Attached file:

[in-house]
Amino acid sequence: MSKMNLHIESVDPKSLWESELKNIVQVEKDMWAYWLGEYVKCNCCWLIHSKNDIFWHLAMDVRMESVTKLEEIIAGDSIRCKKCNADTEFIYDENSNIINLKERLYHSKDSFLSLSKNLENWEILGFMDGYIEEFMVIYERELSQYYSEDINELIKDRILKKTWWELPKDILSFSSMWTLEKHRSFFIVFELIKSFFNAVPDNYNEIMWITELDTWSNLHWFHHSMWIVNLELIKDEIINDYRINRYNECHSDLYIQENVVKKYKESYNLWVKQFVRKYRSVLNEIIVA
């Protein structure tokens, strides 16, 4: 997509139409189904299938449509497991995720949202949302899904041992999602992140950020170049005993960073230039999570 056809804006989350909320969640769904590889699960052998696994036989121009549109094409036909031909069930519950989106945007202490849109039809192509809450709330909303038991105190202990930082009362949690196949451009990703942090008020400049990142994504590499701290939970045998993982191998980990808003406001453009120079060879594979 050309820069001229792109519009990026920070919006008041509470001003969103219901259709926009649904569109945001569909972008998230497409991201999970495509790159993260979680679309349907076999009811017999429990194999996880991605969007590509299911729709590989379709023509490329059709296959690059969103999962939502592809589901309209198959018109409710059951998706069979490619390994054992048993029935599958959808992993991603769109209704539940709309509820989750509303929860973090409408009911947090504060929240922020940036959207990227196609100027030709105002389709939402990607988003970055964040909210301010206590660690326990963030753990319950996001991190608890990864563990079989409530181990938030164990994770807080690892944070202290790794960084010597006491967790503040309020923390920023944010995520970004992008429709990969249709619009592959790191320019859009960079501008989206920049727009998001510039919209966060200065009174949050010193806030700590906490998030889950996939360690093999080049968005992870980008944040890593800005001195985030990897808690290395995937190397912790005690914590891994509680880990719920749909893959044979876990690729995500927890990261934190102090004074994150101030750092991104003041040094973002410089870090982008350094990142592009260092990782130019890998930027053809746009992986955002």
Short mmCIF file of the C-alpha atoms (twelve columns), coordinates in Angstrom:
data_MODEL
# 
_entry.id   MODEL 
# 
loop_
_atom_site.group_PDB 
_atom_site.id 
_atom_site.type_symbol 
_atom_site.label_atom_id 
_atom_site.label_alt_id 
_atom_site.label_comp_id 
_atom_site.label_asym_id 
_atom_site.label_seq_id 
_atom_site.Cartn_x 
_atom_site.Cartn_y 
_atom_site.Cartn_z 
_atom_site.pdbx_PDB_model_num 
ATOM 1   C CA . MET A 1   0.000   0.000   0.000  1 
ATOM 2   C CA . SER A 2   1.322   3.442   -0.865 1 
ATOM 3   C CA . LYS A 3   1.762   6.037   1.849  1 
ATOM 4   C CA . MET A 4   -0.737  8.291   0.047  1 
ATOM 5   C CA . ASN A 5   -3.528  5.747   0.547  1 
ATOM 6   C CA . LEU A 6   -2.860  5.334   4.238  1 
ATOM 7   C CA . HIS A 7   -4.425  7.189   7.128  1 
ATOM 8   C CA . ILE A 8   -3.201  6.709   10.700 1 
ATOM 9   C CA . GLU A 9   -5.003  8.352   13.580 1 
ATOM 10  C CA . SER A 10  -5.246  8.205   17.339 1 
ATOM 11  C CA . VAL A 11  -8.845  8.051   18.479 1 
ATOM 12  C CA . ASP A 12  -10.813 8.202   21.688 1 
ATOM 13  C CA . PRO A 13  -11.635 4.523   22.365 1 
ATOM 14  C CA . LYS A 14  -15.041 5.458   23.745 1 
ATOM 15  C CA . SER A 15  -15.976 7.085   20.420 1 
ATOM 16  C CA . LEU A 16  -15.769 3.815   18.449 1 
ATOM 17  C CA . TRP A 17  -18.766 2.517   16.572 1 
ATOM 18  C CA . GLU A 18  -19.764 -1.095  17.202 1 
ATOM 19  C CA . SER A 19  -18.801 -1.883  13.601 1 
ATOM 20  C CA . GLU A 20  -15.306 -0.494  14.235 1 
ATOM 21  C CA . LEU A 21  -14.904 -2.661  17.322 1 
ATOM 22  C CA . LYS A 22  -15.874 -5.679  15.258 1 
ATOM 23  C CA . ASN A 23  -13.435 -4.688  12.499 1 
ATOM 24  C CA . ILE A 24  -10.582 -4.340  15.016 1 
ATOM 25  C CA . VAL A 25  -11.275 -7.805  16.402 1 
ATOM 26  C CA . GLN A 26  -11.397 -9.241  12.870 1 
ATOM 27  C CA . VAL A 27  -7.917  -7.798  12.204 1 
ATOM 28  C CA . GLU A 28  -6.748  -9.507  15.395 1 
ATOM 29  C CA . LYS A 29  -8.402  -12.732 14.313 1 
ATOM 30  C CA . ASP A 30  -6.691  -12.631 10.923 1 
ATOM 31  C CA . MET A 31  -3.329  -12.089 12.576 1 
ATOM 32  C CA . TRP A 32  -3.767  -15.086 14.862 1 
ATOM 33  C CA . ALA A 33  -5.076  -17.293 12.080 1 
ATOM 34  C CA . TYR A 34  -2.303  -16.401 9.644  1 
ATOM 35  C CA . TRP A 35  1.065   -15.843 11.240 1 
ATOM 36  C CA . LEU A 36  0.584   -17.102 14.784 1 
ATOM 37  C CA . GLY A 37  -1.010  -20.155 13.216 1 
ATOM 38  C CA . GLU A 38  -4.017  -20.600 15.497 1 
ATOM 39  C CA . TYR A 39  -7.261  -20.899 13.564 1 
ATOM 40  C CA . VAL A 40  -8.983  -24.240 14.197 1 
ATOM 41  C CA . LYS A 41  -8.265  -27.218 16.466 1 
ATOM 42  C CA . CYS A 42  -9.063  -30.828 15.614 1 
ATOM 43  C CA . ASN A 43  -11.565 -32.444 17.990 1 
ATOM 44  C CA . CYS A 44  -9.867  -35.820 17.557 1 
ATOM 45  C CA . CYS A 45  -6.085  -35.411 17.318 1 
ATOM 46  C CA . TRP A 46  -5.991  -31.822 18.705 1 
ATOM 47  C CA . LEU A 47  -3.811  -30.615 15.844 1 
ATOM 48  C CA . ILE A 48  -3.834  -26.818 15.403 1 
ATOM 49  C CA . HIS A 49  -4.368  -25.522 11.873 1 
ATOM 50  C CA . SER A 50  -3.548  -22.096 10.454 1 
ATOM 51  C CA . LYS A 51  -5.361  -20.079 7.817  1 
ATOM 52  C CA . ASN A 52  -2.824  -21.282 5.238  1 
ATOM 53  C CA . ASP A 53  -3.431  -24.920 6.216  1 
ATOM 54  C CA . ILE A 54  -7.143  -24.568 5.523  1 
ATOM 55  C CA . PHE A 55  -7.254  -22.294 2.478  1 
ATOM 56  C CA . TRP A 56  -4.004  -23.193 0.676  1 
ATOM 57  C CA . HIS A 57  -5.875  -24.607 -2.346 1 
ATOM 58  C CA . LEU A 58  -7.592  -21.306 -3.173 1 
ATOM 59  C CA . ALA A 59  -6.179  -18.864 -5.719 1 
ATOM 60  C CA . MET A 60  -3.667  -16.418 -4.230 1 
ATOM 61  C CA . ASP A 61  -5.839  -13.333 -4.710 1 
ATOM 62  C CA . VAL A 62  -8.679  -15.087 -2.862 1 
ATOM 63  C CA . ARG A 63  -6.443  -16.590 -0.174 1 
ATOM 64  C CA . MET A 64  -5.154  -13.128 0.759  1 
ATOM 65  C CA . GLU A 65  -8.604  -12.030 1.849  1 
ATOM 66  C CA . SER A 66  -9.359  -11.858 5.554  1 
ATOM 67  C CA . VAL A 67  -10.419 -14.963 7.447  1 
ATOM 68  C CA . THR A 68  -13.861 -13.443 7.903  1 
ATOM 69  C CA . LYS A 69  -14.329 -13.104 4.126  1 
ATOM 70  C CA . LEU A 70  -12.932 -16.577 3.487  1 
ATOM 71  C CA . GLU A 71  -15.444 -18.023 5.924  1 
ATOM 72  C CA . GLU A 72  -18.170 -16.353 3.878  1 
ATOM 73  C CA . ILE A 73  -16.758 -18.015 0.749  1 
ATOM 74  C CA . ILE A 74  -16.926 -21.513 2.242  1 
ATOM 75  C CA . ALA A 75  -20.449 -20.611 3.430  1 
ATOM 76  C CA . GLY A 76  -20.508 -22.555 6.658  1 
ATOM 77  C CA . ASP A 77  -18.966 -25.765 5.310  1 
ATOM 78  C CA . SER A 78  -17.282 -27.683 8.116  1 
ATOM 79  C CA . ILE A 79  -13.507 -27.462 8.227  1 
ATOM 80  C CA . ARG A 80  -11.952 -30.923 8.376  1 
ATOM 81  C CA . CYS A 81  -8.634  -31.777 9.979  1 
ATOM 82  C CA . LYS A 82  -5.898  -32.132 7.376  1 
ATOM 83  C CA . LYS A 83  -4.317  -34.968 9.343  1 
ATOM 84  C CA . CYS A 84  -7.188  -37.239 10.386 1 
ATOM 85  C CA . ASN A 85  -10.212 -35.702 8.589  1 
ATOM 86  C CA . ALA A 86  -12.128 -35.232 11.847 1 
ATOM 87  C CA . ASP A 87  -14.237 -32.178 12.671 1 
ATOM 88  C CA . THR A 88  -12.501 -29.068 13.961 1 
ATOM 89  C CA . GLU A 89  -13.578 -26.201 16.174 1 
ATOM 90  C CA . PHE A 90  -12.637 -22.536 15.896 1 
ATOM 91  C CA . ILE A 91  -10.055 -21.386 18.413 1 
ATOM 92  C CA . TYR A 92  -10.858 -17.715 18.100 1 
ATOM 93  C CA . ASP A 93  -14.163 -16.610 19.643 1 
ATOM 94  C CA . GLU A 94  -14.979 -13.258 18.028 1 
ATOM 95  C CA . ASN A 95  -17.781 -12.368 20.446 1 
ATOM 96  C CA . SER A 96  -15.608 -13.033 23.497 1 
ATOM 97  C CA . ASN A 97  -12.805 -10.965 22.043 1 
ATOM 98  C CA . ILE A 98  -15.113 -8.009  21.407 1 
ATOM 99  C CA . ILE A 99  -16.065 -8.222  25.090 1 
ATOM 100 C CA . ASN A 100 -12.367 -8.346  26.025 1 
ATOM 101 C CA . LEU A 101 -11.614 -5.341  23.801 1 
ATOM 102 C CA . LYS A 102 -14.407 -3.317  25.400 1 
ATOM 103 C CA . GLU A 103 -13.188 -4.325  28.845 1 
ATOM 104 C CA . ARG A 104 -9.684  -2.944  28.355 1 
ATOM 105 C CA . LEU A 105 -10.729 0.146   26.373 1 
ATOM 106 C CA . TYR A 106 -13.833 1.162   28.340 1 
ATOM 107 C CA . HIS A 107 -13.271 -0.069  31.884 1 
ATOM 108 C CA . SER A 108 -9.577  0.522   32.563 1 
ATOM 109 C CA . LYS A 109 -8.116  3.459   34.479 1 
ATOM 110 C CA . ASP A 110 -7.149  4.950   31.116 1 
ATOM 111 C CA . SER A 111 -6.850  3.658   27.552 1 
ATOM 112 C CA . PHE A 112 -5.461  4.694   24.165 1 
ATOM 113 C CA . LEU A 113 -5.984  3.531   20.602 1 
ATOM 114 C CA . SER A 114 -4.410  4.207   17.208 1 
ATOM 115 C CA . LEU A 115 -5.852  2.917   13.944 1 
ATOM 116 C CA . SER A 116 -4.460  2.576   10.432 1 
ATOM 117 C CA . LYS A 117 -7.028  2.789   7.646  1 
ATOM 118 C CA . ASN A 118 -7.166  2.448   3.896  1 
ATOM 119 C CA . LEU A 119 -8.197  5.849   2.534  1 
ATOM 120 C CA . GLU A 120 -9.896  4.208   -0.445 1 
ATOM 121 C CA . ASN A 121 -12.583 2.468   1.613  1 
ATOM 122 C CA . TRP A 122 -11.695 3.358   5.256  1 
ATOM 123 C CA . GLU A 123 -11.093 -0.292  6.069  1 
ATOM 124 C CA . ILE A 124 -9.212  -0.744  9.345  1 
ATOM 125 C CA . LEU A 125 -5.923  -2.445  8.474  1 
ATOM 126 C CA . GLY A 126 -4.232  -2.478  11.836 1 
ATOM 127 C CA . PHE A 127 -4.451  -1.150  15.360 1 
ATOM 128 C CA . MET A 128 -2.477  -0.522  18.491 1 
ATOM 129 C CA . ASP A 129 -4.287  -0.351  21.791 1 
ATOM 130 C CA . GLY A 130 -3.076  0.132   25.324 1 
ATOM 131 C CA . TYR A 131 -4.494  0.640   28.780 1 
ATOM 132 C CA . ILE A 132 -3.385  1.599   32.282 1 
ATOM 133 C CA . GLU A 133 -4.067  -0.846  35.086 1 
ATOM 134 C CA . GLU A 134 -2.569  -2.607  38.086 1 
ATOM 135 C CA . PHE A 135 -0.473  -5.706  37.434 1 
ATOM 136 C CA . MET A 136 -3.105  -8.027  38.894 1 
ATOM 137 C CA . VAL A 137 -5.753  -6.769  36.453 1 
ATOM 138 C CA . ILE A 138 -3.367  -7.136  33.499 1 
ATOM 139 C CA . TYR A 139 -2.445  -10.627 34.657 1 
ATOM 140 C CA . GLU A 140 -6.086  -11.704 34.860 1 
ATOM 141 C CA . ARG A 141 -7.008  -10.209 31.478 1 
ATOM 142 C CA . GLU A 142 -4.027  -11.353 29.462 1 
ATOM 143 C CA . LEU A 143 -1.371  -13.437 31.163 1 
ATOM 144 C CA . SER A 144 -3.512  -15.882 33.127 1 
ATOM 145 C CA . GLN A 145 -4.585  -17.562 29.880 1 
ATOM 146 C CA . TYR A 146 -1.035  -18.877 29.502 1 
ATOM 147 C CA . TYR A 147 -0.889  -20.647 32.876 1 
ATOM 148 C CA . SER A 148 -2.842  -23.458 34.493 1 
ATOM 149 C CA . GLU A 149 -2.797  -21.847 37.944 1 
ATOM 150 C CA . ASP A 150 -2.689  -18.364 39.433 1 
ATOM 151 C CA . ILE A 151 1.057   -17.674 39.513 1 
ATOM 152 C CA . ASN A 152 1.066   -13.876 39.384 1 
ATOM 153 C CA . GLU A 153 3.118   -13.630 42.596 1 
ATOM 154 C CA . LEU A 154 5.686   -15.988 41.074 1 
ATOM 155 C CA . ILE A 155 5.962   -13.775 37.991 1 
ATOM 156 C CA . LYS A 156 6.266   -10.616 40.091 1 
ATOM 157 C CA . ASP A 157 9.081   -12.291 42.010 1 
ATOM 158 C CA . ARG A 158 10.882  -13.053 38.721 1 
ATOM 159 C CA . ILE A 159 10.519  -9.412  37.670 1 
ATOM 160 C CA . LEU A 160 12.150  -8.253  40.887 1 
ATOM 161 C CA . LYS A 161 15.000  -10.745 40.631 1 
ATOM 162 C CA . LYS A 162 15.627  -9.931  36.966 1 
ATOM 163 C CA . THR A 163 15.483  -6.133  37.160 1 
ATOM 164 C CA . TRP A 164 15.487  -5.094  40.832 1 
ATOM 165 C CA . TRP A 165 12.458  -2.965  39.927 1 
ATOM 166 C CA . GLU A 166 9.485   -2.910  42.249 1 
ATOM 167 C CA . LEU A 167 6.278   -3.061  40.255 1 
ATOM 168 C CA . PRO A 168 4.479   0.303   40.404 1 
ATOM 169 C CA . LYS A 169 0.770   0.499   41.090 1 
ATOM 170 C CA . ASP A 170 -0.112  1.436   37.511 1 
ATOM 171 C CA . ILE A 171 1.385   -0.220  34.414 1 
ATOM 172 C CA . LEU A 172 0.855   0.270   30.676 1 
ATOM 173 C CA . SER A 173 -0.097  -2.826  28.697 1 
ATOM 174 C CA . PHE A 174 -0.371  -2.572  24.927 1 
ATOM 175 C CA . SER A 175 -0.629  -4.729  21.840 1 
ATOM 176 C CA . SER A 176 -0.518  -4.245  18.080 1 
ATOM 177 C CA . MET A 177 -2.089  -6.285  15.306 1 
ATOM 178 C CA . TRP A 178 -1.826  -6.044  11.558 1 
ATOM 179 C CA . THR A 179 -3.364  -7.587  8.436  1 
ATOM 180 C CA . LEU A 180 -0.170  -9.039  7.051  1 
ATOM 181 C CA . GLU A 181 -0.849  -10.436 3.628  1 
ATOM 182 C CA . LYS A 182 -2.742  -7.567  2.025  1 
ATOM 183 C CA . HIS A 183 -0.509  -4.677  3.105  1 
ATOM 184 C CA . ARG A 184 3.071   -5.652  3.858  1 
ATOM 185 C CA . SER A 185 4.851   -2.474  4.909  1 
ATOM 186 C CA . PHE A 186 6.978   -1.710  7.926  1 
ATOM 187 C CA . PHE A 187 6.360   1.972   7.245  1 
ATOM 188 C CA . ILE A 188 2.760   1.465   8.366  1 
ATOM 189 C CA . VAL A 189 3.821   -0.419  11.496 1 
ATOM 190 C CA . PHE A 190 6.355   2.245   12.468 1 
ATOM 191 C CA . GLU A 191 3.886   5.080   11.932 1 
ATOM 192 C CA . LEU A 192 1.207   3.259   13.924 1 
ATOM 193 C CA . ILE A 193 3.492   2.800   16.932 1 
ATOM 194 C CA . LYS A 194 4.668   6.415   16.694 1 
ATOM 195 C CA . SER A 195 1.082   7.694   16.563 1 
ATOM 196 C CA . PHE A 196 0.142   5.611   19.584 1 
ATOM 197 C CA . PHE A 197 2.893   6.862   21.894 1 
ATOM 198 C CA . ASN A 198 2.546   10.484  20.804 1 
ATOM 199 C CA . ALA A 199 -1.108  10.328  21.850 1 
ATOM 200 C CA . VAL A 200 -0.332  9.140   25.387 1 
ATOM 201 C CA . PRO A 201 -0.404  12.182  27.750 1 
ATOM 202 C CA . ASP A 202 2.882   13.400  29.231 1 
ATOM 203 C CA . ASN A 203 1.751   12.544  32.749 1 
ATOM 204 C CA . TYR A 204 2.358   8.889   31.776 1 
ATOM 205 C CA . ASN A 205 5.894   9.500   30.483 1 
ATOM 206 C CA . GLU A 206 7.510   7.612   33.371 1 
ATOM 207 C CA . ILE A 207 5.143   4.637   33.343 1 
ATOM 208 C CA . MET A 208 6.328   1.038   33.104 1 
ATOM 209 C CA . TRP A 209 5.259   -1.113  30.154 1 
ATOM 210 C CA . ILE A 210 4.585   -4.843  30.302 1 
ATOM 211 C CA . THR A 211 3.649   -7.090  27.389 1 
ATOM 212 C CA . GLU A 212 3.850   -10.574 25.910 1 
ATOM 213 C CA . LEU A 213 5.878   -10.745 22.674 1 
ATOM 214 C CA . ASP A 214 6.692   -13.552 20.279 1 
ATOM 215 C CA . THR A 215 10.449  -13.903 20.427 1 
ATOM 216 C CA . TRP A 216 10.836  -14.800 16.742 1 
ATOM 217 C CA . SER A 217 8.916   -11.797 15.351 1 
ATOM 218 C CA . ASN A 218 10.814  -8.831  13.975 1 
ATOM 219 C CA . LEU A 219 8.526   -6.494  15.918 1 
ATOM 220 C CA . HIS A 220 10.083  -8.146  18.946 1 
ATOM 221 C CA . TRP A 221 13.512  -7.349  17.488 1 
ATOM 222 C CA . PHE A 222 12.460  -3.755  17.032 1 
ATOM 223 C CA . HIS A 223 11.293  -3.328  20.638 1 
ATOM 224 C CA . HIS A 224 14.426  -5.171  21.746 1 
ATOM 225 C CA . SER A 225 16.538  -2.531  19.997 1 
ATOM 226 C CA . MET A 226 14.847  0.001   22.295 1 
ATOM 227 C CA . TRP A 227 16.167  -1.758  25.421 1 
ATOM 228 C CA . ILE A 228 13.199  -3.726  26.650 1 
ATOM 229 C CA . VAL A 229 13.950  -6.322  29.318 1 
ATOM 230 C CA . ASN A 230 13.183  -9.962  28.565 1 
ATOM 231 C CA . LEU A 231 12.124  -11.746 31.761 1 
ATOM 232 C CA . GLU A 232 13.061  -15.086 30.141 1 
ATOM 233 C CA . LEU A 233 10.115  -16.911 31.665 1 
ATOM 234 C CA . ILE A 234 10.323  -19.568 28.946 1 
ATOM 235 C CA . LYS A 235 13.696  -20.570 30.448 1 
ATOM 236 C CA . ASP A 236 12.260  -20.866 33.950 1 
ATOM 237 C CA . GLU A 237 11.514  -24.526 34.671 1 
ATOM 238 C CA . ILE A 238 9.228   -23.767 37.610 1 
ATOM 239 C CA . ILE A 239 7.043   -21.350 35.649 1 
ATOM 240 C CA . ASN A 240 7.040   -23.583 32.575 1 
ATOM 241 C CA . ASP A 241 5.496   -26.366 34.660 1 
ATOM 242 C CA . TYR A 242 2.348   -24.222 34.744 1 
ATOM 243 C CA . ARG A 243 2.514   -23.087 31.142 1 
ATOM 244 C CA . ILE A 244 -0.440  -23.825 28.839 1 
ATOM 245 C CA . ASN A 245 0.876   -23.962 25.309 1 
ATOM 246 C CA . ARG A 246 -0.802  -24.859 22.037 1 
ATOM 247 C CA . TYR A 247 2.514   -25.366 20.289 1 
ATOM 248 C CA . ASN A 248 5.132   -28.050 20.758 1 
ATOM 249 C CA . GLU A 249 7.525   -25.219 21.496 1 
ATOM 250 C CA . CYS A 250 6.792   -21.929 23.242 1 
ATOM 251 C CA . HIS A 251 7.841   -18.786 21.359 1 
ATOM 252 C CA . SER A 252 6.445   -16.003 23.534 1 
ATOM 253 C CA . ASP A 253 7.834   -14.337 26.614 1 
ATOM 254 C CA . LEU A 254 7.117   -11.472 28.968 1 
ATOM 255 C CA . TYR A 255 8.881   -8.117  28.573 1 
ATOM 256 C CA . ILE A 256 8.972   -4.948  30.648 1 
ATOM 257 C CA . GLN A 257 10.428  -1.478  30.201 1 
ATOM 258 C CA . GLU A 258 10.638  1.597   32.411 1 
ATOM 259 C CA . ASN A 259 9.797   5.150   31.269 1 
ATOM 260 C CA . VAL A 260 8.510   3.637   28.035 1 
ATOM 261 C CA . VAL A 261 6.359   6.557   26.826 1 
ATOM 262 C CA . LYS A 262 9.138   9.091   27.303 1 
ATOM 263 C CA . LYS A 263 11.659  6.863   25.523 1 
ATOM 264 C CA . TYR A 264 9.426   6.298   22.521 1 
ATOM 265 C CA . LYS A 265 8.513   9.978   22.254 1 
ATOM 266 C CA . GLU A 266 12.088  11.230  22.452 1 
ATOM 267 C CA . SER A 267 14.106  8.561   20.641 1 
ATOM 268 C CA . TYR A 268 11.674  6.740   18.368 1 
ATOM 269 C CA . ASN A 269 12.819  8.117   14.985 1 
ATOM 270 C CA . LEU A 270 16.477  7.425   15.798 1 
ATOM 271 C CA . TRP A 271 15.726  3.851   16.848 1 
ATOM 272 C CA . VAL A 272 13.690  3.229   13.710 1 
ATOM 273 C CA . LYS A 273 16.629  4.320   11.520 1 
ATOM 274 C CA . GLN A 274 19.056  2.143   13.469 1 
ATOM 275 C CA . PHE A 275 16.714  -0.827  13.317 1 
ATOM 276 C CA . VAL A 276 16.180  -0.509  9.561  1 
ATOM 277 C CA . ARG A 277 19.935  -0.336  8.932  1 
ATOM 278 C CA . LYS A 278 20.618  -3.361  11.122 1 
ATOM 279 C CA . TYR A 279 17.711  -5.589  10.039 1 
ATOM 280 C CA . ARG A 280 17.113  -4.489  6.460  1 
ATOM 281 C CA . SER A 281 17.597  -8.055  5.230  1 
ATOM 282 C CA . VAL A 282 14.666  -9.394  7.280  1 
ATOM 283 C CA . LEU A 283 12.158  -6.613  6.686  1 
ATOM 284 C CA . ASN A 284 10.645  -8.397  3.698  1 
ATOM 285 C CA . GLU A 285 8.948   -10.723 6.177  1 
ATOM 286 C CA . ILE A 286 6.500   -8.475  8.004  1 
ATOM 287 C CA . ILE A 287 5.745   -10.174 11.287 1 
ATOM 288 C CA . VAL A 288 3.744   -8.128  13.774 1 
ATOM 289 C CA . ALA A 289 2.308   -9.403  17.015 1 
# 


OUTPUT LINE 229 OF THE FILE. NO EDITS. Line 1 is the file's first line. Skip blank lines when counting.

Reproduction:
ATOM 208 C CA . MET A 208 6.328   1.038   33.104 1 